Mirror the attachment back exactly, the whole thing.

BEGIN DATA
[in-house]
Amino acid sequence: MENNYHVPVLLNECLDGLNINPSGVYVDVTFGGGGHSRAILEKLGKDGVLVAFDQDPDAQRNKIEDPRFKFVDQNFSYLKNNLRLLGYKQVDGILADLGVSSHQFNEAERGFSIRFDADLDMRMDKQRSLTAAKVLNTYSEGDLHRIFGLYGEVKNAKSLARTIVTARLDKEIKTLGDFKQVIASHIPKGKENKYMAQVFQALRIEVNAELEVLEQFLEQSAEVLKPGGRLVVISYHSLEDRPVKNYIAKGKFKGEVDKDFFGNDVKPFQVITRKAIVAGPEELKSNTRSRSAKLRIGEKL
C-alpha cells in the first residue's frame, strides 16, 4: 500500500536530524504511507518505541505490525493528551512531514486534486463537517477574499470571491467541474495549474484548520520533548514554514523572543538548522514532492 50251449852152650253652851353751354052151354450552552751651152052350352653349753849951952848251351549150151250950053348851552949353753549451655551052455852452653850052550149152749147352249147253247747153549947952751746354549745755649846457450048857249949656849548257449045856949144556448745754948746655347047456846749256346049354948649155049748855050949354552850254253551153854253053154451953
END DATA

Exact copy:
[in-house]
Amino acid sequence: MENNYHVPVLLNECLDGLNINPSGVYVDVTFGGGGHSRAILEKLGKDGVLVAFDQDPDAQRNKIEDPRFKFVDQNFSYLKNNLRLLGYKQVDGILADLGVSSHQFNEAERGFSIRFDADLDMRMDKQRSLTAAKVLNTYSEGDLHRIFGLYGEVKNAKSLARTIVTARLDKEIKTLGDFKQVIASHIPKGKENKYMAQVFQALRIEVNAELEVLEQFLEQSAEVLKPGGRLVVISYHSLEDRPVKNYIAKGKFKGEVDKDFFGNDVKPFQVITRKAIVAGPEELKSNTRSRSAKLRIGEKL
C-alpha cells in the first residue's frame, strides 16, 4: 500500500536530524504511507518505541505490525493528551512531514486534486463537517477574499470571491467541474495549474484548520520533548514554514523572543538548522514532492 50251449852152650253652851353751354052151354450552552751651152052350352653349753849951952848251351549150151250950053348851552949353753549451655551052455852452653850052550149152749147352249147253247747153549947952751746354549745755649846457450048857249949656849548257449045856949144556448745754948746655347047456846749256346049354948649155049748855050949354552850254253551153854253053154451953